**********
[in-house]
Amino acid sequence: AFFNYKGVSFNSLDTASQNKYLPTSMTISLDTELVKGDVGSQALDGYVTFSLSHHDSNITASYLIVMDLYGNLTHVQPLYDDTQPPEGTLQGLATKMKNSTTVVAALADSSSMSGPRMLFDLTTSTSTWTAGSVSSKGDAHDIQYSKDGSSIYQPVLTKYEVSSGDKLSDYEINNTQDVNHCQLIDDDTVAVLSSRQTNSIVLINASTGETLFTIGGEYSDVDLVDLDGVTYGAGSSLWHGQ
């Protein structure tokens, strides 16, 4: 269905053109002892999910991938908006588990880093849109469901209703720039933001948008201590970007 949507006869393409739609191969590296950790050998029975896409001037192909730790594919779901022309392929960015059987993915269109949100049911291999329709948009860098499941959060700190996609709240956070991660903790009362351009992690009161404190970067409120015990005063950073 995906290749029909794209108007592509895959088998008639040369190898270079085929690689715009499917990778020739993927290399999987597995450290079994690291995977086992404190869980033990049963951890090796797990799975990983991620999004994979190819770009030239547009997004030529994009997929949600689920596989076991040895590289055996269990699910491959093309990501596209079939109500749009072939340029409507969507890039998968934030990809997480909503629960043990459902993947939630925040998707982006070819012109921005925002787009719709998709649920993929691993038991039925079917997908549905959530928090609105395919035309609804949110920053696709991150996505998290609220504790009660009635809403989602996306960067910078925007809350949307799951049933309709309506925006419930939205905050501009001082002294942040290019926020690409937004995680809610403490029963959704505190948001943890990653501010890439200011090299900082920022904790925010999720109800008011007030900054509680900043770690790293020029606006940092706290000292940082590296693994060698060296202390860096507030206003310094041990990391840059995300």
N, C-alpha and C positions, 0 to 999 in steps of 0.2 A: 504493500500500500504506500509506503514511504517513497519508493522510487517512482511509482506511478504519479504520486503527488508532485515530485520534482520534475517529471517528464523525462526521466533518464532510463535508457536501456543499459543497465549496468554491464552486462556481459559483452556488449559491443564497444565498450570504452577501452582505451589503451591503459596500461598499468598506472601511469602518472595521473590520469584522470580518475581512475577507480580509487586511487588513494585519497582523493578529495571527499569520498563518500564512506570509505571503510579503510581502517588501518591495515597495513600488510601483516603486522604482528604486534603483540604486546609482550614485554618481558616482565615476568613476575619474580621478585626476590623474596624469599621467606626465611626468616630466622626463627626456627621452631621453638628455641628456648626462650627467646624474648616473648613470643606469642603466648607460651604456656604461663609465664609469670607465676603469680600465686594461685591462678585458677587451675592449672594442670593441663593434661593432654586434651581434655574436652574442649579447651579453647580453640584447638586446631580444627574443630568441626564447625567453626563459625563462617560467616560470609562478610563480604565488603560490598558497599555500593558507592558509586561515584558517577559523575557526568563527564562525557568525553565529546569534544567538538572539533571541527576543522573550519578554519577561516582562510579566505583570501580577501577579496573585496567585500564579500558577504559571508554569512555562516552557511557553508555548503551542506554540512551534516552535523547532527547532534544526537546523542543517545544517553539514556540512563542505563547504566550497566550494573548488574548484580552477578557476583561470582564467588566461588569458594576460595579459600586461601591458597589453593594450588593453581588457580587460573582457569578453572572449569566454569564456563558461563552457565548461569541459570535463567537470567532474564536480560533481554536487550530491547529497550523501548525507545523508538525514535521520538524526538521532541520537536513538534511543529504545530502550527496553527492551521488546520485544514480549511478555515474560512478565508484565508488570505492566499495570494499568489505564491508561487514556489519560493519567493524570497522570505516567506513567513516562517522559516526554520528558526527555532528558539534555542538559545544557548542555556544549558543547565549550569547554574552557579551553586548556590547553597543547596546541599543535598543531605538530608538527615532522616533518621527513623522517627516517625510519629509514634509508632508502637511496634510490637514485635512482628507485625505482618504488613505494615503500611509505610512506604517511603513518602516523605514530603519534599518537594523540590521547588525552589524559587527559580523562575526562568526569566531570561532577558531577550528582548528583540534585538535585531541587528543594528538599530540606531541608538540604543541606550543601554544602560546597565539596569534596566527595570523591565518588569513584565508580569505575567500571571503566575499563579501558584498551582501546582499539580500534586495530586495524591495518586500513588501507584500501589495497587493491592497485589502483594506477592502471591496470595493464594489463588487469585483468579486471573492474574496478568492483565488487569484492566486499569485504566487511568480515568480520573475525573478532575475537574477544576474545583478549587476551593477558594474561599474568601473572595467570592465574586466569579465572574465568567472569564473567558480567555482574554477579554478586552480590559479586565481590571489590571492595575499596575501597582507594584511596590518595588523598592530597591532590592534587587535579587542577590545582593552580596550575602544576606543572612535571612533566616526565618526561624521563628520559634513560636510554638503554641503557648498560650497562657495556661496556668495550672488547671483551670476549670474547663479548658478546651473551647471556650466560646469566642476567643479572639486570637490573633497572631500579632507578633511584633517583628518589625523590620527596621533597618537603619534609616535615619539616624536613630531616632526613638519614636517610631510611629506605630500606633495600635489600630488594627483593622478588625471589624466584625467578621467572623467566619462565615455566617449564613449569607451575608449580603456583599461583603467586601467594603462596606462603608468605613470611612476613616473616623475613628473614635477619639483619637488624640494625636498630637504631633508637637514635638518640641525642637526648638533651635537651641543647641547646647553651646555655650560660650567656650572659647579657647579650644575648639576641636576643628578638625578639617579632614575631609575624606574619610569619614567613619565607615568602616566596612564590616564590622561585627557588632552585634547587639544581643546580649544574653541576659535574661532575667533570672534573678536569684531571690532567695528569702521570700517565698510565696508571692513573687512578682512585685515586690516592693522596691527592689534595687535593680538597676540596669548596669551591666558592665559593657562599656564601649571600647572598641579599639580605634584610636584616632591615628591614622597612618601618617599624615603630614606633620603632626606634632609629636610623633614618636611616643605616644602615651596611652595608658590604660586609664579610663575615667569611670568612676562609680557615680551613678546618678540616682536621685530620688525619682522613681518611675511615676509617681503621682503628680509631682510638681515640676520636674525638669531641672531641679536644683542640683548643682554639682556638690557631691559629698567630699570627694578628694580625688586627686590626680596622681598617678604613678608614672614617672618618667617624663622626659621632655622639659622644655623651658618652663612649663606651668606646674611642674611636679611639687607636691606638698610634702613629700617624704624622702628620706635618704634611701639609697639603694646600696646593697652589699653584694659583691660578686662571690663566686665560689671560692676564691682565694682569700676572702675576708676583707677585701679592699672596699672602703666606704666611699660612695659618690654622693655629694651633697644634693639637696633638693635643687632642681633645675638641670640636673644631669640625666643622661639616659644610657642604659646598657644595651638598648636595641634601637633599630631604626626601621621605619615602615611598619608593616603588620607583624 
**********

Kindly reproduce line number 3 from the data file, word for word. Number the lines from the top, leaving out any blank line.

């Protein structure tokens, strides 16, 4: 269905053109002892999910991938908006588990880093849109469901209703720039933001948008201590970007 949507006869393409739609191969590296950790050998029975896409001037192909730790594919779901022309392929960015059987993915269109949100049911291999329709948009860098499941959060700190996609709240956070991660903790009362351009992690009161404190970067409120015990005063950073 995906290749029909794209108007592509895959088998008639040369190898270079085929690689715009499917990778020739993927290399999987597995450290079994690291995977086992404190869980033990049963951890090796797990799975990983991620999004994979190819770009030239547009997004030529994009997929949600689920596989076991040895590289055996269990699910491959093309990501596209079939109500749009072939340029409507969507890039998968934030990809997480909503629960043990459902993947939630925040998707982006070819012109921005925002787009719709998709649920993929691993038991039925079917997908549905959530928090609105395919035309609804949110920053696709991150996505998290609220504790009660009635809403989602996306960067910078925007809350949307799951049933309709309506925006419930939205905050501009001082002294942040290019926020690409937004995680809610403490029963959704505190948001943890990653501010890439200011090299900082920022904790925010999720109800008011007030900054509680900043770690790293020029606006940092706290000292940082590296693994060698060296202390860096507030206003310094041990990391840059995300």